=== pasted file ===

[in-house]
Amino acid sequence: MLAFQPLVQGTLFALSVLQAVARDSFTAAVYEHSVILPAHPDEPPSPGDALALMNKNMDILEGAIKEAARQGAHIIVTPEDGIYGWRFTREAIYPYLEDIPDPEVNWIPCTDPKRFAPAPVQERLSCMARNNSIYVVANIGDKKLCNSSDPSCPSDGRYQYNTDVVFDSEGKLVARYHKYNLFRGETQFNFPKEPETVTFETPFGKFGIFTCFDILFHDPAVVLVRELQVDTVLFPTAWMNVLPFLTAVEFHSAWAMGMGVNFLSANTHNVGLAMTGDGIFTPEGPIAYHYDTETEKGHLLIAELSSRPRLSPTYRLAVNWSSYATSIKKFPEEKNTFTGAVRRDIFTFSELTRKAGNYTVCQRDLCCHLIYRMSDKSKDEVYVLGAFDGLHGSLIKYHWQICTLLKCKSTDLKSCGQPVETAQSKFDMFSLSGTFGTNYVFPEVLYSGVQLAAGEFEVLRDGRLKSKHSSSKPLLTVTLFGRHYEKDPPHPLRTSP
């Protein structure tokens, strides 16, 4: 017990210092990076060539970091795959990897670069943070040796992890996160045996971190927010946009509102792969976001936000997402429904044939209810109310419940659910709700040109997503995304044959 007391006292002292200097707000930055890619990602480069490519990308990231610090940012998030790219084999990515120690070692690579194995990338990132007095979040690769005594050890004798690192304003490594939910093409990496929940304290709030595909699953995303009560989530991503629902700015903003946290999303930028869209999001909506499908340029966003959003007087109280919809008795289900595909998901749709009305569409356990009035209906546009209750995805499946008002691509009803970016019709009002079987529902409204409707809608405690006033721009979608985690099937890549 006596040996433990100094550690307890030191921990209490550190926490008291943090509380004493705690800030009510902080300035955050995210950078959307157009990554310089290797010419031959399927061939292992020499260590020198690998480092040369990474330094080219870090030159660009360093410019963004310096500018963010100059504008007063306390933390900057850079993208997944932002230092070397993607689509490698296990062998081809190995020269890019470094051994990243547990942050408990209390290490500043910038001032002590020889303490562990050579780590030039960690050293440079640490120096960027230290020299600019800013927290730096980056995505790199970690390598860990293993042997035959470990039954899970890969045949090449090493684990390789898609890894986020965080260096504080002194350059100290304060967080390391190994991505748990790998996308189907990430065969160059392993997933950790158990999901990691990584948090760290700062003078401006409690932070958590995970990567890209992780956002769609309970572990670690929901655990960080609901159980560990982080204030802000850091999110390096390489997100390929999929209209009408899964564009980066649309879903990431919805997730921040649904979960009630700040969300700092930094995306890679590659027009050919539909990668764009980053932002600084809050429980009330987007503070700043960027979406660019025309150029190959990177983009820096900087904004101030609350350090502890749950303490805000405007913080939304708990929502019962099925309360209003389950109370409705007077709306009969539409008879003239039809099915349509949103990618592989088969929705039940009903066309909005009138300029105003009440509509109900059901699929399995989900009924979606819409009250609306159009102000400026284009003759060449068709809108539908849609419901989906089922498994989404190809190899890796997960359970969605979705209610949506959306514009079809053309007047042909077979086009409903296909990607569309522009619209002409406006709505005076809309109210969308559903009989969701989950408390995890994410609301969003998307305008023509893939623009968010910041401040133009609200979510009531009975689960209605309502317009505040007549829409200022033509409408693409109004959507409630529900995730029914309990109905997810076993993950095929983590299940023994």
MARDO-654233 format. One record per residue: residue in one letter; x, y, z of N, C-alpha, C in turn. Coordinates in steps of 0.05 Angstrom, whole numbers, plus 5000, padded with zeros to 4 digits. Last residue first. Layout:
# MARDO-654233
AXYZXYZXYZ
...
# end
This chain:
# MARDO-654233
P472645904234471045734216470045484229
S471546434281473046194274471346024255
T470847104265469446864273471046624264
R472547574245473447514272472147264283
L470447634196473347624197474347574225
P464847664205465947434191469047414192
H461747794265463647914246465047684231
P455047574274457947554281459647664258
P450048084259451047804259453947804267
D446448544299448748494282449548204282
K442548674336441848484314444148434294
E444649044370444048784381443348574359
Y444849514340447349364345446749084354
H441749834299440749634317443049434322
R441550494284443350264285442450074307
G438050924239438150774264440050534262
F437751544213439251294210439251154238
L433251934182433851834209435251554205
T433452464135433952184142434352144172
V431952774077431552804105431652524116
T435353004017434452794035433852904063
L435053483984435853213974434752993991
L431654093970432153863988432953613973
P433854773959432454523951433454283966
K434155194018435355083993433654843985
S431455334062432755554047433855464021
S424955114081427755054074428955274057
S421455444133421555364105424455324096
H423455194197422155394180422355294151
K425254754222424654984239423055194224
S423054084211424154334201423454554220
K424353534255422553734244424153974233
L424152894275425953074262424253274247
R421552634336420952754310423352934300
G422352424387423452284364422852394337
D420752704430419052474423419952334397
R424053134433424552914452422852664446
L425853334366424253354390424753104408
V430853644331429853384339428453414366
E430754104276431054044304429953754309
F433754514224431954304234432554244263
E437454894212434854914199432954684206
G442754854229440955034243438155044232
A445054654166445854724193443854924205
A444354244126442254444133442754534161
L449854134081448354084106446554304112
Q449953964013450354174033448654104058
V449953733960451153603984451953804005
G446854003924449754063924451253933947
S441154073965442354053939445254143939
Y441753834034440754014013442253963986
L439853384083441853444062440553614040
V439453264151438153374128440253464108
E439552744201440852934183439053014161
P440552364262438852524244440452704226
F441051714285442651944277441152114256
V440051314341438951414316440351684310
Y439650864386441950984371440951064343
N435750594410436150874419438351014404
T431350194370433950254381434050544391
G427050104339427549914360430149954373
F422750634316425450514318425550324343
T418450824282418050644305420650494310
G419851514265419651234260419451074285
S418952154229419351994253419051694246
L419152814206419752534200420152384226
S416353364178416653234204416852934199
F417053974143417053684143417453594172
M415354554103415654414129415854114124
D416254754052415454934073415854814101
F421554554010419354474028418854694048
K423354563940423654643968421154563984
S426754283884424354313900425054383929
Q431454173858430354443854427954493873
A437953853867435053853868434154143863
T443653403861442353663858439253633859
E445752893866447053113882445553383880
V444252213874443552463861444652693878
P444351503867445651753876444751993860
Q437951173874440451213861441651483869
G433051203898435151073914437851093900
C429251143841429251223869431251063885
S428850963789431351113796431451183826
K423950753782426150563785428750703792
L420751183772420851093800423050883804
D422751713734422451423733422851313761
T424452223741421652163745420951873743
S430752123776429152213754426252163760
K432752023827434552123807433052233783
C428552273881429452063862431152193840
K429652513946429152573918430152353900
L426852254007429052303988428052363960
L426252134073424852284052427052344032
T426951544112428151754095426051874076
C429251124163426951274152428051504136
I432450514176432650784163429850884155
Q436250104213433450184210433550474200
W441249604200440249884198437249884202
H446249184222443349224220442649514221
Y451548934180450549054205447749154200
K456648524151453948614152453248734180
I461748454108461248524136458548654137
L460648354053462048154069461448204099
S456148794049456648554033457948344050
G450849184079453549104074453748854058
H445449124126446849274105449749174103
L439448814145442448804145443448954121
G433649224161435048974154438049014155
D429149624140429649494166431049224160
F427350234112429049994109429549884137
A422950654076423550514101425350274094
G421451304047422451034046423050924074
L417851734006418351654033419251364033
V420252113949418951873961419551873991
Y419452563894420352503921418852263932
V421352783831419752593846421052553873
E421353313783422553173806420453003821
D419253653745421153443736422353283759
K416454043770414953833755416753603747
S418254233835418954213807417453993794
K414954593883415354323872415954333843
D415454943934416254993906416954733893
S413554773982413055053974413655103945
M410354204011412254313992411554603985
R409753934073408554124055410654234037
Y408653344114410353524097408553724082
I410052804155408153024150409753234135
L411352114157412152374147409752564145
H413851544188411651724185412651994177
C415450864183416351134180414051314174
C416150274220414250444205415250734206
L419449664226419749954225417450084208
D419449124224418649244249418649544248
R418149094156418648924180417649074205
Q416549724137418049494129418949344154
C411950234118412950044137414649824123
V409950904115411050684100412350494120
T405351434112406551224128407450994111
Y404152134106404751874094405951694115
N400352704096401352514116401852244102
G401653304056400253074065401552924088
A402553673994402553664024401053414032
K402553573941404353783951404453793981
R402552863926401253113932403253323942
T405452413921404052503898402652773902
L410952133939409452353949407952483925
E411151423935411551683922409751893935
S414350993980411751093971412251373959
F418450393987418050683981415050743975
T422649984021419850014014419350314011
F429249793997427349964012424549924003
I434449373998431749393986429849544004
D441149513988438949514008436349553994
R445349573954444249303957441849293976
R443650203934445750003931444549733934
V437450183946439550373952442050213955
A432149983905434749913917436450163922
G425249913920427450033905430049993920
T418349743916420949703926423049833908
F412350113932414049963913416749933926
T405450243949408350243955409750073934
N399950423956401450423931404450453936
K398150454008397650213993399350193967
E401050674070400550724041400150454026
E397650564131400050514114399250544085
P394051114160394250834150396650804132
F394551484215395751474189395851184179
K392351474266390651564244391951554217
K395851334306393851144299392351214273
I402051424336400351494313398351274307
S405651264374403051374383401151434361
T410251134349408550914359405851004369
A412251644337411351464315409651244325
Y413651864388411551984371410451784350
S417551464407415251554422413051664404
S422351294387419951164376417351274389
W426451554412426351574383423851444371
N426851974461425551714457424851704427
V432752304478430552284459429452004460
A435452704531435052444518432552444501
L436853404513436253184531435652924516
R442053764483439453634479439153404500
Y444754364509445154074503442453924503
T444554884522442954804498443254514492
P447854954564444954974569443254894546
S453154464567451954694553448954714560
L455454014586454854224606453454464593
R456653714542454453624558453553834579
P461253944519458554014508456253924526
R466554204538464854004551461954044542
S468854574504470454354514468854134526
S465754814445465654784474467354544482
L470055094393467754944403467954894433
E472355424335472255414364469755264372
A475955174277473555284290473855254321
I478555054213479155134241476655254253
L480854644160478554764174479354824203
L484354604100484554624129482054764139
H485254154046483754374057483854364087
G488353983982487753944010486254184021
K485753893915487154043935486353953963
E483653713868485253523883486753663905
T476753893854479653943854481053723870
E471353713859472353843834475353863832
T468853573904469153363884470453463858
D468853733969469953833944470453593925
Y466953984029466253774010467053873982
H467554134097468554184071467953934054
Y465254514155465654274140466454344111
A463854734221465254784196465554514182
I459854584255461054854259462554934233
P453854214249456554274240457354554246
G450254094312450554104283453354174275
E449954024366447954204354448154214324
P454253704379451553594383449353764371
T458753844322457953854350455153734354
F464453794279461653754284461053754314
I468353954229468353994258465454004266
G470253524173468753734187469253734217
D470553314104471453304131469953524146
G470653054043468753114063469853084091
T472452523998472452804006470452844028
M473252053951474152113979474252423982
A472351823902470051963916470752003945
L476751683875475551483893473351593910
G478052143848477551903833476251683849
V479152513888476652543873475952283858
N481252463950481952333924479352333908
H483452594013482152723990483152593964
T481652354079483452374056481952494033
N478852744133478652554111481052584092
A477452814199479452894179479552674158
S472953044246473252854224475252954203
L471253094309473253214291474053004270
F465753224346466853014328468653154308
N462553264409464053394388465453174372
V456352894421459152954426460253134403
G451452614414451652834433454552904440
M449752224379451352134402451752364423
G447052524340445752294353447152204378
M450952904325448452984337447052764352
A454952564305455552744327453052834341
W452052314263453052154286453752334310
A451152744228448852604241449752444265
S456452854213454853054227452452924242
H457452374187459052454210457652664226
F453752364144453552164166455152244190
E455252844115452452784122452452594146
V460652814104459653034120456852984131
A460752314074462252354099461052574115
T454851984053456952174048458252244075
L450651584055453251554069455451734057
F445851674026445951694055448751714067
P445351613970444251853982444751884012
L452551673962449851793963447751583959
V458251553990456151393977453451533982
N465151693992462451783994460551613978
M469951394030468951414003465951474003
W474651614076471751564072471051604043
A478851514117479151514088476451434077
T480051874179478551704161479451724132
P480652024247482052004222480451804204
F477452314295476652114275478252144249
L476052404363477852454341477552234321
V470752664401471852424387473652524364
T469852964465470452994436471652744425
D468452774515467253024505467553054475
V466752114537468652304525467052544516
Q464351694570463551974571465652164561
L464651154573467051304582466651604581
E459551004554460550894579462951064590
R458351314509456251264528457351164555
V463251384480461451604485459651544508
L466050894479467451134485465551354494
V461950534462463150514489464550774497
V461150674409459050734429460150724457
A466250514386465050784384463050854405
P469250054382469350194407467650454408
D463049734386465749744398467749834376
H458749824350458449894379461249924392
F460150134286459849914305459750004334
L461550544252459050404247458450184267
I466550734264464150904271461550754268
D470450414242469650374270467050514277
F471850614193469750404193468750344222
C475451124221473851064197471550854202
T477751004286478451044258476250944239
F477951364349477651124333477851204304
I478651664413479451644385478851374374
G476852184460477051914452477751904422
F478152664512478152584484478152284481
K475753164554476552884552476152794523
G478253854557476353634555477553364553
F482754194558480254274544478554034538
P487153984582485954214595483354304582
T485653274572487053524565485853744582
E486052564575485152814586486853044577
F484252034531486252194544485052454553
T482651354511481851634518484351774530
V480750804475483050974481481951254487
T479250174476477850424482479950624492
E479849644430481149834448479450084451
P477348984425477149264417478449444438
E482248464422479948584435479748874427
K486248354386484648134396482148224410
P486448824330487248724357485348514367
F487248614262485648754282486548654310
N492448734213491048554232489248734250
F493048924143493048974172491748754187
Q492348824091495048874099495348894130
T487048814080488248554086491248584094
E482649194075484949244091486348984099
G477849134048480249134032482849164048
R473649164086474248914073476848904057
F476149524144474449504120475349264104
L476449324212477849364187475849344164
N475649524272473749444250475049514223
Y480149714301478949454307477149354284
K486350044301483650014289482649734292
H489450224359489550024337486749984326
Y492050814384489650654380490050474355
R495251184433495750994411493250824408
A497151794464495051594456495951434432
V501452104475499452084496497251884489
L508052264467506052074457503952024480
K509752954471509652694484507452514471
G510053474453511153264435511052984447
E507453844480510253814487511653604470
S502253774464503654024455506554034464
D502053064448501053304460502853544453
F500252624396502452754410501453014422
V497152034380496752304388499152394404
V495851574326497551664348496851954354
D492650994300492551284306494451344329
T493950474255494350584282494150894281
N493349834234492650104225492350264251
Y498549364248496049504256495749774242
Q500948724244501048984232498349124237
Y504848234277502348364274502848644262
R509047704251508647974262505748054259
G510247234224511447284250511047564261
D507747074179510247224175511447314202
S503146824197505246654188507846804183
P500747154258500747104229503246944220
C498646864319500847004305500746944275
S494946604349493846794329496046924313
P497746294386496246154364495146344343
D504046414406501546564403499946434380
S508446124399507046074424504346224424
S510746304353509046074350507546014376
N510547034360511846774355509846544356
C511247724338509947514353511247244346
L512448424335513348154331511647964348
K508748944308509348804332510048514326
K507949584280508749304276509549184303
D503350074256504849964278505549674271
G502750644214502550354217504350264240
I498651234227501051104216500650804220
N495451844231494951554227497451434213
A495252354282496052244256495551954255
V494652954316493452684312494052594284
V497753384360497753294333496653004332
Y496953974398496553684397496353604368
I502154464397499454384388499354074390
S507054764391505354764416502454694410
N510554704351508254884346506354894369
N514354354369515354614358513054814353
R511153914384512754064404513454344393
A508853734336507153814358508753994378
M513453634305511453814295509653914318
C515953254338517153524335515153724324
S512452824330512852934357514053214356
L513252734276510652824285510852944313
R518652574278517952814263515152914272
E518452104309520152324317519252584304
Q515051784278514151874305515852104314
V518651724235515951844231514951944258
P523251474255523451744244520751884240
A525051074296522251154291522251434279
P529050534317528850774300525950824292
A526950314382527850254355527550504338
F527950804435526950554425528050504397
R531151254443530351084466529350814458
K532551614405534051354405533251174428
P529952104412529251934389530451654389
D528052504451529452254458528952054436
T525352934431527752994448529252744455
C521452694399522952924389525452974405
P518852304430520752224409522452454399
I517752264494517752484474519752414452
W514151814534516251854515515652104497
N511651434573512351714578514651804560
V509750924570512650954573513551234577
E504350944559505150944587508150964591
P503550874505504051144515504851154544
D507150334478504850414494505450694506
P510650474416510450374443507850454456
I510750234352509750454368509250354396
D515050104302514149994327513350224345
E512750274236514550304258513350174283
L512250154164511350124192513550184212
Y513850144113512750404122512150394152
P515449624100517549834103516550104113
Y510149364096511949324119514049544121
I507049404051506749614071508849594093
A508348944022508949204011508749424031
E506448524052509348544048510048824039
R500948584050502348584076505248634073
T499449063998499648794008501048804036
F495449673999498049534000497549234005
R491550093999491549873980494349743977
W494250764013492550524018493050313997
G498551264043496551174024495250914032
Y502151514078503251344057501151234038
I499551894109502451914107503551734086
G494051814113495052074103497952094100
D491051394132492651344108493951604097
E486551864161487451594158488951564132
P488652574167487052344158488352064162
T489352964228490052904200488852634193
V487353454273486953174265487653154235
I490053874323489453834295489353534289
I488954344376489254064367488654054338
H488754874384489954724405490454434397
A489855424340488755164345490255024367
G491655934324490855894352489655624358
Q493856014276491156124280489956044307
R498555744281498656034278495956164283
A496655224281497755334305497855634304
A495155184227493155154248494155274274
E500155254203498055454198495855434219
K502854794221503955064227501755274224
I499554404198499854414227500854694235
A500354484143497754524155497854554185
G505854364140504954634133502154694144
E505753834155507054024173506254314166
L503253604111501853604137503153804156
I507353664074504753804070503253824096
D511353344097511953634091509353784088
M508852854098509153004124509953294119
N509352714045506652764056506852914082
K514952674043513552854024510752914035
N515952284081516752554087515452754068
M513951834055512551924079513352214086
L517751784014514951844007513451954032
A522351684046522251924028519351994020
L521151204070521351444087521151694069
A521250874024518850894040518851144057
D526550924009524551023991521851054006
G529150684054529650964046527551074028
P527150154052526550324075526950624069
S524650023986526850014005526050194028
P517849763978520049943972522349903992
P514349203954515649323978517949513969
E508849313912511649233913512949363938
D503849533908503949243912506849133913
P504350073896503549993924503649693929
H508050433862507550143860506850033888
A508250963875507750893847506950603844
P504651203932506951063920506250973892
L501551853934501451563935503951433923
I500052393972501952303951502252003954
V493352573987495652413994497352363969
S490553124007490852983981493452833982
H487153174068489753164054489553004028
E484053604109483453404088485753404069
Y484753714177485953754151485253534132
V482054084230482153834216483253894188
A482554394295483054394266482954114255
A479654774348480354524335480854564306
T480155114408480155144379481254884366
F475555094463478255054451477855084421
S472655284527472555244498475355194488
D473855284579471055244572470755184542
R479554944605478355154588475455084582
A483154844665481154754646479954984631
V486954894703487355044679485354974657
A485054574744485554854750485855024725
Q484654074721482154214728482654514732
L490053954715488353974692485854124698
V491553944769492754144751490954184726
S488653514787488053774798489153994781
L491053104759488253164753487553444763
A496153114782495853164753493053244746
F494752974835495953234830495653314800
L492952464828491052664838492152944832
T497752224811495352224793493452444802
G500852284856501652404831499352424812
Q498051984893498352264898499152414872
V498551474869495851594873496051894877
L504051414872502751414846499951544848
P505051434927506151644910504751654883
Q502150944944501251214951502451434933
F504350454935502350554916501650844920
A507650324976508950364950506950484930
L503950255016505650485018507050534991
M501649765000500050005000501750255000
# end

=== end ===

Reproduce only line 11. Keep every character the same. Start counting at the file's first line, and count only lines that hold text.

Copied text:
P472645904234471045734216470045484229